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Mike Komisarek will return to the Toronto lineup on Monday night when the Maple Leafs host Buffalo.

Claus Andersen/2009 Getty Images

Mike Komisarek is working toward a return for the Toronto Maple Leafs game on Saturday against the Vancouver Canucks but it may be a matter of playing with his shoulder injury rather than a complete recovery.

Last week, the Leafs defenceman paid a visit to famed orthopedic surgeon Dr. James Andrews in Birmingham, Ala., to get an opinion on his shoulder, which he injured on Jan. 2. No one is saying what Dr. Andrews told Komisarek but judging by what he was saying yesterday Komisarek may have been given the options of having surgery or playing with the injury once the pain was manageable and postponing surgery until the NHL season is over.

In any event, Komisarek will try and play by Saturday, motivated by a desire to get back on the ice for the Leafs and, in several weeks, to play for the United States at the Olympics.

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"I'm doing everything I can to get back on the ice rehab-wise, treatment wise," Komisarek said Monday. "I'm a player who prides himself on being on the ice, practicing with the guys and playing through injuries. This is more serious but I want to be out there.

"I don't like sitting. I've never missed more than three weeks. I want to be out there, I want to be contributing to the Toronto Maple Leafs. If I do that, then I have a chance to go to Vancouver [for the Olympics]and then finish the season but right now my priority is the Toronto Maple Leafs."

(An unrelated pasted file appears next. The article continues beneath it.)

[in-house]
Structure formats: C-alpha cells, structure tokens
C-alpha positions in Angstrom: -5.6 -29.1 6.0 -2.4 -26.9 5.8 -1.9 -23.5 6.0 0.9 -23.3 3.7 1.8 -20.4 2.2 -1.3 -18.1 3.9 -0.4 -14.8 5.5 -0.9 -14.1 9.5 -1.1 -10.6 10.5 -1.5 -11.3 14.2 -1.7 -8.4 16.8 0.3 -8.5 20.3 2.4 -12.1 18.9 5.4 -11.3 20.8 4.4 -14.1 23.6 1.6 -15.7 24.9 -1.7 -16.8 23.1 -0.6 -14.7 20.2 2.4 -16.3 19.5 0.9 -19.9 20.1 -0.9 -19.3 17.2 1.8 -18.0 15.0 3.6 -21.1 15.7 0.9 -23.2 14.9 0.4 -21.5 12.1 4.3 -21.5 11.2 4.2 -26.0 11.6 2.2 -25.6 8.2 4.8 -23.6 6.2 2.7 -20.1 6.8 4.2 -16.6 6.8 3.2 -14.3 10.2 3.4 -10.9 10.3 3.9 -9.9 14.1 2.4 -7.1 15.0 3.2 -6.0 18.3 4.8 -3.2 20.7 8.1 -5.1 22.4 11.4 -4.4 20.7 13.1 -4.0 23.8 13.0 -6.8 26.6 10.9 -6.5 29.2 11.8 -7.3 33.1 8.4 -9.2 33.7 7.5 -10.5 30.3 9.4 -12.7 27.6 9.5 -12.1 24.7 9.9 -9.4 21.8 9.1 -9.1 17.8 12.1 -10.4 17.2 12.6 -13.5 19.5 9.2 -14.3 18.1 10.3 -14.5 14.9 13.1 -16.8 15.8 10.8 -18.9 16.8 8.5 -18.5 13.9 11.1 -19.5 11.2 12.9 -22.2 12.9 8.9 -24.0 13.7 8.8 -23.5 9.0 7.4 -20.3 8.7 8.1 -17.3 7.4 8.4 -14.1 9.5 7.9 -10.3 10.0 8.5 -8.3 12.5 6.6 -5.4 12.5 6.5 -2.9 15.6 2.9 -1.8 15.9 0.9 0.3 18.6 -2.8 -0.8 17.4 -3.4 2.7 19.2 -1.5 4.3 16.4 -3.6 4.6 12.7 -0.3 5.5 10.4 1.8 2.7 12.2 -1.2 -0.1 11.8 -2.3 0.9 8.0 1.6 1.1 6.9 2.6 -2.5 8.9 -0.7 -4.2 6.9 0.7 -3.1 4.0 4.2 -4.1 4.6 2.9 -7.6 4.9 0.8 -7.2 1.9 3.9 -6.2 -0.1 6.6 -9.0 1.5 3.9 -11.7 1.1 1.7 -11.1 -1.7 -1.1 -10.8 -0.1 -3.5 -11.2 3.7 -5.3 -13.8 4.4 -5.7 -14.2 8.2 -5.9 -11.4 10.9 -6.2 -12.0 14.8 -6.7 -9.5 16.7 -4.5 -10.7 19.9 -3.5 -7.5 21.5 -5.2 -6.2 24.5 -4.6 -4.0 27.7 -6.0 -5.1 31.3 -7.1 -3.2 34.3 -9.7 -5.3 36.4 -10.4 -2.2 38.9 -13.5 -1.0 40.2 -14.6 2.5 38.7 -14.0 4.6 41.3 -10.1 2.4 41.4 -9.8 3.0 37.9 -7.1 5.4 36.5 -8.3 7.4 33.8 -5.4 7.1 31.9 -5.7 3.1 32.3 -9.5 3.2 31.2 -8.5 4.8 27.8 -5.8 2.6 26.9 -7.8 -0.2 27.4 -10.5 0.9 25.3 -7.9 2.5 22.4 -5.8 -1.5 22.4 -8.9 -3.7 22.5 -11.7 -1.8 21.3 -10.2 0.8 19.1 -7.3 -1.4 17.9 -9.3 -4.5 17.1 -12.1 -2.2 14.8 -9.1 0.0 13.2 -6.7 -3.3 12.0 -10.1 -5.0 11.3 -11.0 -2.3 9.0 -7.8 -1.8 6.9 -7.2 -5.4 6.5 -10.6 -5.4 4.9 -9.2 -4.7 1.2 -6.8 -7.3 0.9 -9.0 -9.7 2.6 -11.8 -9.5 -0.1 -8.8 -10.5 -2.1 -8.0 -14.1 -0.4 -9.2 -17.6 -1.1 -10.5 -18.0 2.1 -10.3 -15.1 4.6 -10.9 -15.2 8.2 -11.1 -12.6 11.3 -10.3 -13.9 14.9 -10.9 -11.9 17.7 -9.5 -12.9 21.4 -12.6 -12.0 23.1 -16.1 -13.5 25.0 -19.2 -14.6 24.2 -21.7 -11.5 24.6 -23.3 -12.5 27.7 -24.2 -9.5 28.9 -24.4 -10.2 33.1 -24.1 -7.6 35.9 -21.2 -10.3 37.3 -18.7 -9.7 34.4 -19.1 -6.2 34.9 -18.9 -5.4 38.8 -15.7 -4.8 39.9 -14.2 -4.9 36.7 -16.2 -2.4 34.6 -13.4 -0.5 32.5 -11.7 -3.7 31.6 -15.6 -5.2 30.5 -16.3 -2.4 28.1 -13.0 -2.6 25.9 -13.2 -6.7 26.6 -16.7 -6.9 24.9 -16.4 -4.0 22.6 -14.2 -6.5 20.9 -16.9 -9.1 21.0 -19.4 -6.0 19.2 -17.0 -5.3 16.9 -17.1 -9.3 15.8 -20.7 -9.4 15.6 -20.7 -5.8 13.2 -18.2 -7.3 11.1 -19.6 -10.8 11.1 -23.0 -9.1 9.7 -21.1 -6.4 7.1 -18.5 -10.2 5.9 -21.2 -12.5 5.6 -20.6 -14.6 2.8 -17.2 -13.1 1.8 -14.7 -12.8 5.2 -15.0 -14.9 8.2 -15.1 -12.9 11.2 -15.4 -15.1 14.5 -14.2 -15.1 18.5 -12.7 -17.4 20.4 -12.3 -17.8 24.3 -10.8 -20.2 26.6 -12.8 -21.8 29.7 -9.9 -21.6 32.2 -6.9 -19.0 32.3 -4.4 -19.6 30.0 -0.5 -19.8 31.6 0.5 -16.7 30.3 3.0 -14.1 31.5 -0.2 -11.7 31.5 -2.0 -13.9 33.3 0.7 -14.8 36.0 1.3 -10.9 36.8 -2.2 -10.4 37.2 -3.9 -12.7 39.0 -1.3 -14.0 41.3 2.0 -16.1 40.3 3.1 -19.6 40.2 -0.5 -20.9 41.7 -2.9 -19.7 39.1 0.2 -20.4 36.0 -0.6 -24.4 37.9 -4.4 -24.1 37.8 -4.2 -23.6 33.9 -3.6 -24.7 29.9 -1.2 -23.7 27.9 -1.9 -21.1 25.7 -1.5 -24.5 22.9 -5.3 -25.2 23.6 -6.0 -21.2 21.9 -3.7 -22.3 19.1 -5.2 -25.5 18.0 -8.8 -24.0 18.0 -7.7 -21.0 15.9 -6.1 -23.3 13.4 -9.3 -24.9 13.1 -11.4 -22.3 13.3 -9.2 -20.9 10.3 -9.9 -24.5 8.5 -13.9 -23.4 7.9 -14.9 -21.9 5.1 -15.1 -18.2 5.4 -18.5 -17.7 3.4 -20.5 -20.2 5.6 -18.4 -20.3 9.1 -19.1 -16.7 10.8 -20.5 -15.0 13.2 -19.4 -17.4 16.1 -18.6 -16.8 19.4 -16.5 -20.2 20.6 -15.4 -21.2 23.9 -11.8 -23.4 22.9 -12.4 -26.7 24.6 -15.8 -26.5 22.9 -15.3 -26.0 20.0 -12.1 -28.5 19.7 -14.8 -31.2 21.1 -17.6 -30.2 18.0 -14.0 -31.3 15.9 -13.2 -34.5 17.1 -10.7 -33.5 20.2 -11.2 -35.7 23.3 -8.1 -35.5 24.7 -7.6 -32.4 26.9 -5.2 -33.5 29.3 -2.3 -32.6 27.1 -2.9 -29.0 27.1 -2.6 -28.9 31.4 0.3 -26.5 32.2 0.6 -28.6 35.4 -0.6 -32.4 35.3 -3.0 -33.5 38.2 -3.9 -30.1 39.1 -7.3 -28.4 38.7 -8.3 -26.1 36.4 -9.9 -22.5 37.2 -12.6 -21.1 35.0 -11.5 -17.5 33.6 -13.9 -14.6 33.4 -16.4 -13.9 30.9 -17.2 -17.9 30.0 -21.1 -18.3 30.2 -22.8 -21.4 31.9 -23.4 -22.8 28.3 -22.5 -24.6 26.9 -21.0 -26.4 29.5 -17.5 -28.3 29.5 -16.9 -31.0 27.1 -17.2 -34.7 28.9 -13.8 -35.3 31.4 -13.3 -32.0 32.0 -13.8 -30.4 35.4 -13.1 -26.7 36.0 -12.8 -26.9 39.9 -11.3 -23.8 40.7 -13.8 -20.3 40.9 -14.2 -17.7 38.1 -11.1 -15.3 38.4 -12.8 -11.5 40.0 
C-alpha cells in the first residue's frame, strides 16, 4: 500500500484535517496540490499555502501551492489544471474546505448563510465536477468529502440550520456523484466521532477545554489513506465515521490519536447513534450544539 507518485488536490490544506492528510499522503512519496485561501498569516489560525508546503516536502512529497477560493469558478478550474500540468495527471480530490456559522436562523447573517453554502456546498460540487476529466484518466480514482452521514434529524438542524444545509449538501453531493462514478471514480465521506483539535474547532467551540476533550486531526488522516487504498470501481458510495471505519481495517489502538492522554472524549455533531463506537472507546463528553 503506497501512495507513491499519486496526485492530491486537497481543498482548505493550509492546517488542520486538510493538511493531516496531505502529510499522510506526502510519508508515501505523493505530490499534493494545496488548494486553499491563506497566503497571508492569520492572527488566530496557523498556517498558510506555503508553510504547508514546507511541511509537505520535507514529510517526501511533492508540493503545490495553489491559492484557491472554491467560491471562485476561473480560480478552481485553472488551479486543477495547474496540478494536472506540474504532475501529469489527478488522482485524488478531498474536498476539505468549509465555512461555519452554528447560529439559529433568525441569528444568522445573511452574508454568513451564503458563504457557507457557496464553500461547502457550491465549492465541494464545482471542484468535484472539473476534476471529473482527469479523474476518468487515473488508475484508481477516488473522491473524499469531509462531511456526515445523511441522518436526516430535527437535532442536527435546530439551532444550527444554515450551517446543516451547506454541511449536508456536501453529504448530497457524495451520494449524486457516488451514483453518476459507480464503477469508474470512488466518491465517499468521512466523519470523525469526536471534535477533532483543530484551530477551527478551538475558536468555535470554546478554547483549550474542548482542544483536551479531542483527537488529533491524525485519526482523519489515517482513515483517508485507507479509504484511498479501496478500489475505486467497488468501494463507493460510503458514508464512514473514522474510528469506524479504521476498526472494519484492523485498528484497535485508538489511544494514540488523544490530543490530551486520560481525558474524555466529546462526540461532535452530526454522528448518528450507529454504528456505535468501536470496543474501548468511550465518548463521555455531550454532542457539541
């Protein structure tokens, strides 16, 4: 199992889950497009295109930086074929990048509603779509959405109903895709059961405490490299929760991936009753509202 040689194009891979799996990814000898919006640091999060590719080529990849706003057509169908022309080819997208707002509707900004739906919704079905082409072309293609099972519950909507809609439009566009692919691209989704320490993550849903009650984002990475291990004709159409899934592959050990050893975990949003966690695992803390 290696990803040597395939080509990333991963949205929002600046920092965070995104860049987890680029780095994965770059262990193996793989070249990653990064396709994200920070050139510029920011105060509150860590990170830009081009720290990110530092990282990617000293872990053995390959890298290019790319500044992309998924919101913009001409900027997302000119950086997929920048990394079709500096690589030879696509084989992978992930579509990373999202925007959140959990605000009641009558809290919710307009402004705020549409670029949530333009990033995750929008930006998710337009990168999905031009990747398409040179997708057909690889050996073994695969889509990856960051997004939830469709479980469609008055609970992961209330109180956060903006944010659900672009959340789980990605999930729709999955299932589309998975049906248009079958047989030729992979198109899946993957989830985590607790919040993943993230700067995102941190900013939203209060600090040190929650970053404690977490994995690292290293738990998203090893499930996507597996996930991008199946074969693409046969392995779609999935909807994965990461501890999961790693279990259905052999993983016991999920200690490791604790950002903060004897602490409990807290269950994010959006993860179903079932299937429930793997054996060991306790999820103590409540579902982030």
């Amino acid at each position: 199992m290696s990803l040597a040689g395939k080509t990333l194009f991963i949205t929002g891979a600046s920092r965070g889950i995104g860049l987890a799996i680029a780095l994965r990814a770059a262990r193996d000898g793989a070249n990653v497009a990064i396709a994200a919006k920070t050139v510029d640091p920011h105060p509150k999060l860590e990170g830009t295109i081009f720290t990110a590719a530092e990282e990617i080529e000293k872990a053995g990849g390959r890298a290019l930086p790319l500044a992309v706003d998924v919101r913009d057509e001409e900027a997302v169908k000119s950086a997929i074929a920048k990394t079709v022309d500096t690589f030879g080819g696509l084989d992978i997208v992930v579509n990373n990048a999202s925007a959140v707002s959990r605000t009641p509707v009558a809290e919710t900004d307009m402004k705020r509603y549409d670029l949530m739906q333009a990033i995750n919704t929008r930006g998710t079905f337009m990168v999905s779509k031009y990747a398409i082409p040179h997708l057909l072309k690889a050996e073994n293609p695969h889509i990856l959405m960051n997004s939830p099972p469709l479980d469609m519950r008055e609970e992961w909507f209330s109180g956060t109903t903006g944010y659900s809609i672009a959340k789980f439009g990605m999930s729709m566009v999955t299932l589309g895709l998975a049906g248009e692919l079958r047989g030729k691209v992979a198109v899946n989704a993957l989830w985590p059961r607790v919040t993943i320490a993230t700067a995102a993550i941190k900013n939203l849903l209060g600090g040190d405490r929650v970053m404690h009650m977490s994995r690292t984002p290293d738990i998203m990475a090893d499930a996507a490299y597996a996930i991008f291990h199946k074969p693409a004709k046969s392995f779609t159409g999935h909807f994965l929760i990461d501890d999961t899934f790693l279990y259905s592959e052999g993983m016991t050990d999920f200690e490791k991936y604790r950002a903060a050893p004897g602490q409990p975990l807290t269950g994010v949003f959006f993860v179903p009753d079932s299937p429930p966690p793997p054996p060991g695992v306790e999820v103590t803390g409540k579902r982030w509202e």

The Leafs were followed on the ice at their practice rink by the Los Angeles Kings, who are their opponents Tuesday night at the Air Canada Centre.

That resulted in a little scene that may or may not have been gamesmanship. The Zamboni left the ice before it was completely resurfaced for the Kings, who then stepped on the ice.

The Kings were told the Zamboni would not finish the job until Wilson's media scrum was finished. He does his scrum next to the ice surface and the idea was that the Zamboni would make too much noise.

However, the Kings, spurred on by defenceman Sean O'Donnell, made a lot of noise of their own. They banged their sticks on the ice in unison as Wilson finished his scrum.

There did not appear to be any hard feelings, though, as Wilson had a quick word with Kings coach Terry Murray.

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About the Author
Hockey columnist

A native of Wainfleet, Ont., David Shoalts joined The Globe in 1984 after working at the Calgary Herald, Calgary Sun and Toronto Sun. He graduated in 1978 from Conestoga College and also attended the University of Waterloo. More

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